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Ghost of Tsushima: The Guiding Wind of Tradition

Stillness in one's mind

A lone pebble alters fate

Rising from the depths

From the first moment that you step onto the battlefield against the Mongol general Khotun Khan, to the last, as you choose your destiny in a battle against your uncle, Lord Shimura, Ghost of Tsushima breaks new ground in its ability - as a video game - to let gamers experience more than just a good story, but an actual living tradition in peril, to spiritually experience and taste the way it meanders around the complexity of life and war.

Despite the fact that the protagonist, Jin Sakai, antagonist Khotun Khan, and other supporting characters are fictional, Ghost of Tsushima pays such close attention to detail and homage to authenticity that one cannot but feel emotionally invested in more than just the world of this tale, but more importantly the Samurai tradition and Japanese history generally. One feels as though this is Tolkien's Middle Earth coming to life through a Japanese lens, where every flower and blade of grass speaks of ancestors who continue to inspire warriors, farmers and all that is in between.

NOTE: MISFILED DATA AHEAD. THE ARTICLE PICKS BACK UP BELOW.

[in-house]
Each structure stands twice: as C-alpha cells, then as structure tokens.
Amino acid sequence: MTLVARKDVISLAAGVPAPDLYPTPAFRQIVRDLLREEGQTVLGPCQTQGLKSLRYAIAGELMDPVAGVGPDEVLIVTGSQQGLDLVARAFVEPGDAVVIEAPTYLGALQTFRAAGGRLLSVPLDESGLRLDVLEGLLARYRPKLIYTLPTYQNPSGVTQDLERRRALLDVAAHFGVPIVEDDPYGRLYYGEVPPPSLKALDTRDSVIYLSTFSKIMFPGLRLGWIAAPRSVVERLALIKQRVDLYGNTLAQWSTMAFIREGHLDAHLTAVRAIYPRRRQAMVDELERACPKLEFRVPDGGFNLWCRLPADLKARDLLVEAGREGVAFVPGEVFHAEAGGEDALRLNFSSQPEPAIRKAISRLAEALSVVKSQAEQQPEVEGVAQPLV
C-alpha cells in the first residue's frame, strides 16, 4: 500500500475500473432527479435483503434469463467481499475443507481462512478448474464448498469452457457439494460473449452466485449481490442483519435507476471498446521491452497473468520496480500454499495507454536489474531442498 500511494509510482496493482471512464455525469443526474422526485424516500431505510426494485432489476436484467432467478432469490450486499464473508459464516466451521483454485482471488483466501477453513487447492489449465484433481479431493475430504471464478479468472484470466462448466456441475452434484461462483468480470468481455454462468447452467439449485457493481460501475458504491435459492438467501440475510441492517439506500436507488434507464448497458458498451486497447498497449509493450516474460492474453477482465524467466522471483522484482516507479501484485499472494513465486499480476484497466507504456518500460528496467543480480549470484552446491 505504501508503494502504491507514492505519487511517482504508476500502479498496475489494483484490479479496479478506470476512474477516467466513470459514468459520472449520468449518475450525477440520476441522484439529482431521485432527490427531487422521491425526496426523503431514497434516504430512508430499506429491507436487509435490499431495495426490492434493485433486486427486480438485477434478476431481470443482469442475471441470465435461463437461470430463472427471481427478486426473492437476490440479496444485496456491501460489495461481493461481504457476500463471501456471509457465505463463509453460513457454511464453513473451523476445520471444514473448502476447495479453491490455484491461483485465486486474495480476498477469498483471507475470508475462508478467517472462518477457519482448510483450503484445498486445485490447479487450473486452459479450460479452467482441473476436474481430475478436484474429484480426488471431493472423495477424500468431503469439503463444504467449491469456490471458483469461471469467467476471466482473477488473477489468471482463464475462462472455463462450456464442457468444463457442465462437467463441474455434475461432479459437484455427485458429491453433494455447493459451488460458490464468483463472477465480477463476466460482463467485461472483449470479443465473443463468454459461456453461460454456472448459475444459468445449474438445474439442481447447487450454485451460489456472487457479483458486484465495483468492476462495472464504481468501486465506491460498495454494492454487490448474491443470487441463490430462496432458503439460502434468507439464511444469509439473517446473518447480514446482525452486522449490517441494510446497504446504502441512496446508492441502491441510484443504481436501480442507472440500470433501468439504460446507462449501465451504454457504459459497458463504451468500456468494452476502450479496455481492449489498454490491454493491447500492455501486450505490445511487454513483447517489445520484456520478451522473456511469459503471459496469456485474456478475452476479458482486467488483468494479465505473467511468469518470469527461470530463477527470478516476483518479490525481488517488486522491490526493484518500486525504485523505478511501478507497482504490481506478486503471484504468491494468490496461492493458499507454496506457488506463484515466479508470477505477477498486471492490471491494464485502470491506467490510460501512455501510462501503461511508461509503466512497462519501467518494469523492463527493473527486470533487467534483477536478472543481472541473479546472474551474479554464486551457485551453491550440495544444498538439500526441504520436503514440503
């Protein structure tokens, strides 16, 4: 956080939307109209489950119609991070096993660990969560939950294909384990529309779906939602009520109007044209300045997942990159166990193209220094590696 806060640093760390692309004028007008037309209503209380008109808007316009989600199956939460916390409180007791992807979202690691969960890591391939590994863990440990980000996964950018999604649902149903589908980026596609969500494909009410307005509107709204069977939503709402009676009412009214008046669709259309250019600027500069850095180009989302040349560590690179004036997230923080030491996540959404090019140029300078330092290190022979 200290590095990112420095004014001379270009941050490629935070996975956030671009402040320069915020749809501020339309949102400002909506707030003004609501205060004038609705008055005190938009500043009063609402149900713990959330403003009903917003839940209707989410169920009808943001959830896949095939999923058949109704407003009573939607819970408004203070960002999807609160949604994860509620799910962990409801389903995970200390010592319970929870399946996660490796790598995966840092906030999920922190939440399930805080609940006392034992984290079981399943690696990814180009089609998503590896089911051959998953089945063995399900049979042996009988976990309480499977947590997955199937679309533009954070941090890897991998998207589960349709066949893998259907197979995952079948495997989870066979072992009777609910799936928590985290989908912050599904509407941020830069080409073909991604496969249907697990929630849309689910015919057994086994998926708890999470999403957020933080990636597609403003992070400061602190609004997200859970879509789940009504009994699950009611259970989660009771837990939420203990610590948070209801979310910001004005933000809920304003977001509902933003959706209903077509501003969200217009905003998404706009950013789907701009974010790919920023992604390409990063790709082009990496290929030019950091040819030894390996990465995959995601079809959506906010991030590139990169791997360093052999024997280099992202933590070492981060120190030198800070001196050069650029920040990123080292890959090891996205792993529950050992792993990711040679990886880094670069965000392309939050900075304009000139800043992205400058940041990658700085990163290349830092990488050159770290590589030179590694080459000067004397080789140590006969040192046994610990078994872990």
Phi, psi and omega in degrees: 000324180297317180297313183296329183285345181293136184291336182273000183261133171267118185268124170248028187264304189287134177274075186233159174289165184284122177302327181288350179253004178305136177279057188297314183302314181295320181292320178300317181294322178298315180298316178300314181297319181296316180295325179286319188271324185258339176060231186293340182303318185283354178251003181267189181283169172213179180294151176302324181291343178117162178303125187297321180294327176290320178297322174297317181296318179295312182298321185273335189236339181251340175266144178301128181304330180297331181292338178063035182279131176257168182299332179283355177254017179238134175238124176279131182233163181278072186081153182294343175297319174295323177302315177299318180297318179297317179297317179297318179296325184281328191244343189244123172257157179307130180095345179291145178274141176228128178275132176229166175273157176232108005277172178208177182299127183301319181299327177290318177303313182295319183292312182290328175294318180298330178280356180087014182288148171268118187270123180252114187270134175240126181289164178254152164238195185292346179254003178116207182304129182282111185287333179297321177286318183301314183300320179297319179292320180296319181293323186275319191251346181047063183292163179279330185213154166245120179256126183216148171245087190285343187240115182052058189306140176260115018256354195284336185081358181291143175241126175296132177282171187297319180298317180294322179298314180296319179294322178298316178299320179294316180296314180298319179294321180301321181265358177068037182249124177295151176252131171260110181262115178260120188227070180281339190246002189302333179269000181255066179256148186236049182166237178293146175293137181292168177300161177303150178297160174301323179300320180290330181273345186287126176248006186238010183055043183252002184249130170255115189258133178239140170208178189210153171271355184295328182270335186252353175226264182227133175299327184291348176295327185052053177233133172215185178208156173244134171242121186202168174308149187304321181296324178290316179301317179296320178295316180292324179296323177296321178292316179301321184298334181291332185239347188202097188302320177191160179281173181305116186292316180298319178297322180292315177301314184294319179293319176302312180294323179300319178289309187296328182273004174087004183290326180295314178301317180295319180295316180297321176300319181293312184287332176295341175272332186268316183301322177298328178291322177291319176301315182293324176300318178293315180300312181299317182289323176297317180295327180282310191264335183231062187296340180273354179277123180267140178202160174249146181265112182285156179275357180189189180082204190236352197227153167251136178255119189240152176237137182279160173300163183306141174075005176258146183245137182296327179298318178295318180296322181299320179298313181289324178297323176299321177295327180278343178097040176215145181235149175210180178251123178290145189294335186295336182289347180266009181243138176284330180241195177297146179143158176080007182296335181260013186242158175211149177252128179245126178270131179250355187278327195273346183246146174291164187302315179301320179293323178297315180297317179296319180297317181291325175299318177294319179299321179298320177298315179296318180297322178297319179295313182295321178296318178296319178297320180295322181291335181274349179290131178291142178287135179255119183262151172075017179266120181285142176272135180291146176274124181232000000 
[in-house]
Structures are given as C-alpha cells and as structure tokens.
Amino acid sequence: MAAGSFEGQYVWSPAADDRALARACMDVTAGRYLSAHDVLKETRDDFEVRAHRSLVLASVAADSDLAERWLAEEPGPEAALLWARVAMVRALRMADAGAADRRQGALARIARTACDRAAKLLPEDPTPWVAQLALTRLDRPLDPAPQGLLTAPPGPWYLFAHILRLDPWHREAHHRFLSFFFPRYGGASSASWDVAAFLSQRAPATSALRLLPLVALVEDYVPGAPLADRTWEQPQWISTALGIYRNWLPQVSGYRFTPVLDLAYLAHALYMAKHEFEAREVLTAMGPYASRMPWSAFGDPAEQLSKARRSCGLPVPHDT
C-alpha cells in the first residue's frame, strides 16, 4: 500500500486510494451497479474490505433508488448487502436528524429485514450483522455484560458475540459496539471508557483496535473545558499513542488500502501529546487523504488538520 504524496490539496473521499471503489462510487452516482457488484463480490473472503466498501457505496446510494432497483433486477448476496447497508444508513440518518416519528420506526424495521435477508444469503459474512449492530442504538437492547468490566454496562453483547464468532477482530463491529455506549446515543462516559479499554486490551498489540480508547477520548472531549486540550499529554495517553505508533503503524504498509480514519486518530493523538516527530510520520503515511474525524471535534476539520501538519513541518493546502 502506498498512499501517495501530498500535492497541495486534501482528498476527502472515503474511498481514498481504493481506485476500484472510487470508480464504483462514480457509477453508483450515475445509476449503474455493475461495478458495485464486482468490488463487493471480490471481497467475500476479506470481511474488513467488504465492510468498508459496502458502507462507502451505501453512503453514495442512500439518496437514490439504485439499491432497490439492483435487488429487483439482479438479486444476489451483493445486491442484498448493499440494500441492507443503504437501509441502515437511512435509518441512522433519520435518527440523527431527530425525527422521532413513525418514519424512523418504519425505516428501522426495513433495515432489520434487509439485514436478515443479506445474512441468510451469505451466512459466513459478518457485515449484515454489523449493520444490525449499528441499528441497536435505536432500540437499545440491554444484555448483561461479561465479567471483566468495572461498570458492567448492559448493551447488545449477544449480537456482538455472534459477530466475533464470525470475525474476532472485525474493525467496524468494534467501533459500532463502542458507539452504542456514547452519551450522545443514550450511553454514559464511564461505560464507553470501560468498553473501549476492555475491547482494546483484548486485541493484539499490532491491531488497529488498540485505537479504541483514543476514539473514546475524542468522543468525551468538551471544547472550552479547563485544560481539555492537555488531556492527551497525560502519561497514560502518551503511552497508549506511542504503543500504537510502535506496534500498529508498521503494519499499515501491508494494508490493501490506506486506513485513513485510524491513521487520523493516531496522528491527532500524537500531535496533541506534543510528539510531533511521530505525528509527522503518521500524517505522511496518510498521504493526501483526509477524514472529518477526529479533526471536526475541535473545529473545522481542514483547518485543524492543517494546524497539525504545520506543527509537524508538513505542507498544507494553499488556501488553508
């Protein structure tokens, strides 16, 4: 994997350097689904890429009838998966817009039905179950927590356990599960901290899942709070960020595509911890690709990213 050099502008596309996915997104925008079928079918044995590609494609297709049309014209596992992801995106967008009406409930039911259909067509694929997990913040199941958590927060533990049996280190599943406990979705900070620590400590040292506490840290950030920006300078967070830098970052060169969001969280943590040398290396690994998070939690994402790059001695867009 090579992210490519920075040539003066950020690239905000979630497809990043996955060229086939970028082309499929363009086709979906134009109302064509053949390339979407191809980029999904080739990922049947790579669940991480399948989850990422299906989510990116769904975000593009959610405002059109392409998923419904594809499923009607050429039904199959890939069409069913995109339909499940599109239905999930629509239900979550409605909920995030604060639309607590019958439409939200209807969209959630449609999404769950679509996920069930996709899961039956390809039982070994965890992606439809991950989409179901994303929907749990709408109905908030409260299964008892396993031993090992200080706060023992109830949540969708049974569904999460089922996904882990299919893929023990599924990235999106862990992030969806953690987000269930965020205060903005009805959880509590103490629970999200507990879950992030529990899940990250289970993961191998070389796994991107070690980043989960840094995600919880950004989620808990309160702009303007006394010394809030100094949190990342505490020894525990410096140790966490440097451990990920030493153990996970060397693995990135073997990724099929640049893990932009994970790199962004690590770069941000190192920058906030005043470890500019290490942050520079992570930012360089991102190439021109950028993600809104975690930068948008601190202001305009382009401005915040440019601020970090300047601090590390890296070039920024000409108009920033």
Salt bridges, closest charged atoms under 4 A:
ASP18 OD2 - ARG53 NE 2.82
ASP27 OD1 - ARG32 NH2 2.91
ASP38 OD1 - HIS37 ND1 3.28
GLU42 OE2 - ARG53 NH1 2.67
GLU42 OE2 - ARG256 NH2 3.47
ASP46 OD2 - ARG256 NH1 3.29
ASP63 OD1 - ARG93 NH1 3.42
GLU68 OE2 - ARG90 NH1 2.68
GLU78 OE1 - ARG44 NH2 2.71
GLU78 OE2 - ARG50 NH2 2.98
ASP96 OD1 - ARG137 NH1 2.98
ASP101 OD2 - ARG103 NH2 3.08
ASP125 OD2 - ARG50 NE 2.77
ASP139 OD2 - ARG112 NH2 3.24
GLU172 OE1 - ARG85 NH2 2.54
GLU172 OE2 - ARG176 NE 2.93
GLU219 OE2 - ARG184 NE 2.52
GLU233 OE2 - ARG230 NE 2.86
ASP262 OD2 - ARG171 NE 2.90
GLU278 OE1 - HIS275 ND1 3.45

We can speak volumes about the impeccable fighting system which Ghost of Tsushima espouses that, despite the gruesome ways in which it allows gamers to eliminate foes, beautifully conveys the regal journey of the samurai warrior as they learn their various battle stances (stone, water, wind, moon), each of which fits a particular type of enemy (swordsmen, shieldmen, spearmen, brutes).

Like other aspects of Ghost of Tsushima, here also one finds that words and descriptors go a long way in setting this experience apart from other video games. Instead of opting for terms like 'strength' or 'power' to describe a character’s advancement, the designers have resorted to 'resolve' and 'technique' as the resources that allow Jin Sakai to develop new moves and increase his life and energy.

However, the use of such terms is merely the proverbial tip of the iceberg in the brilliant spiritual traces of tradition with which Ghost of Tsushima presents the gamer throughout the course of this story. From composing haikus atop summits, to honoring shrines hidden in perilous cliffs or reflecting introspectively while bathing in a hot spring, this story accomplishes what no video game has done before: to incorporate spiritual rituals not as a passive observation or mere accumulation of knowledge, but an active pursuit of enlightenment and progression, alongside sword fighting, archery, and all the other dimensions that shape a fine warrior.